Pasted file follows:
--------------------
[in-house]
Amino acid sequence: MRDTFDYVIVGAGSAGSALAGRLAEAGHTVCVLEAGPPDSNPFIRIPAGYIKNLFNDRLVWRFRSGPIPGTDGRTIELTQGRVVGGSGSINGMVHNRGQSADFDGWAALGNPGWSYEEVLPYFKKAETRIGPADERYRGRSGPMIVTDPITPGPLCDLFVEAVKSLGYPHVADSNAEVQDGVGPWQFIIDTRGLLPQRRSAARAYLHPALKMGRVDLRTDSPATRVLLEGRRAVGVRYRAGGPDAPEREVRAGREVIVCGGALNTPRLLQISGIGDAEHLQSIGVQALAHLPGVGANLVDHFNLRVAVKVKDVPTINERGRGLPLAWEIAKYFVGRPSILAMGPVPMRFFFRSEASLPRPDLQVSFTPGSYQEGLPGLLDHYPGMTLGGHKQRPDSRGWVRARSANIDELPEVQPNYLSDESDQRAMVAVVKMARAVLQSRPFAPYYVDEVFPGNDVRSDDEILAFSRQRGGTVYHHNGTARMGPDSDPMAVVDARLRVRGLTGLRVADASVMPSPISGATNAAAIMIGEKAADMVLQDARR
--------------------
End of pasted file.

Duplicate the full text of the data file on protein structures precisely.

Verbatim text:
[in-house]
Amino acid sequence: MRDTFDYVIVGAGSAGSALAGRLAEAGHTVCVLEAGPPDSNPFIRIPAGYIKNLFNDRLVWRFRSGPIPGTDGRTIELTQGRVVGGSGSINGMVHNRGQSADFDGWAALGNPGWSYEEVLPYFKKAETRIGPADERYRGRSGPMIVTDPITPGPLCDLFVEAVKSLGYPHVADSNAEVQDGVGPWQFIIDTRGLLPQRRSAARAYLHPALKMGRVDLRTDSPATRVLLEGRRAVGVRYRAGGPDAPEREVRAGREVIVCGGALNTPRLLQISGIGDAEHLQSIGVQALAHLPGVGANLVDHFNLRVAVKVKDVPTINERGRGLPLAWEIAKYFVGRPSILAMGPVPMRFFFRSEASLPRPDLQVSFTPGSYQEGLPGLLDHYPGMTLGGHKQRPDSRGWVRARSANIDELPEVQPNYLSDESDQRAMVAVVKMARAVLQSRPFAPYYVDEVFPGNDVRSDDEILAFSRQRGGTVYHHNGTARMGPDSDPMAVVDARLRVRGLTGLRVADASVMPSPISGATNAAAIMIGEKAADMVLQDARR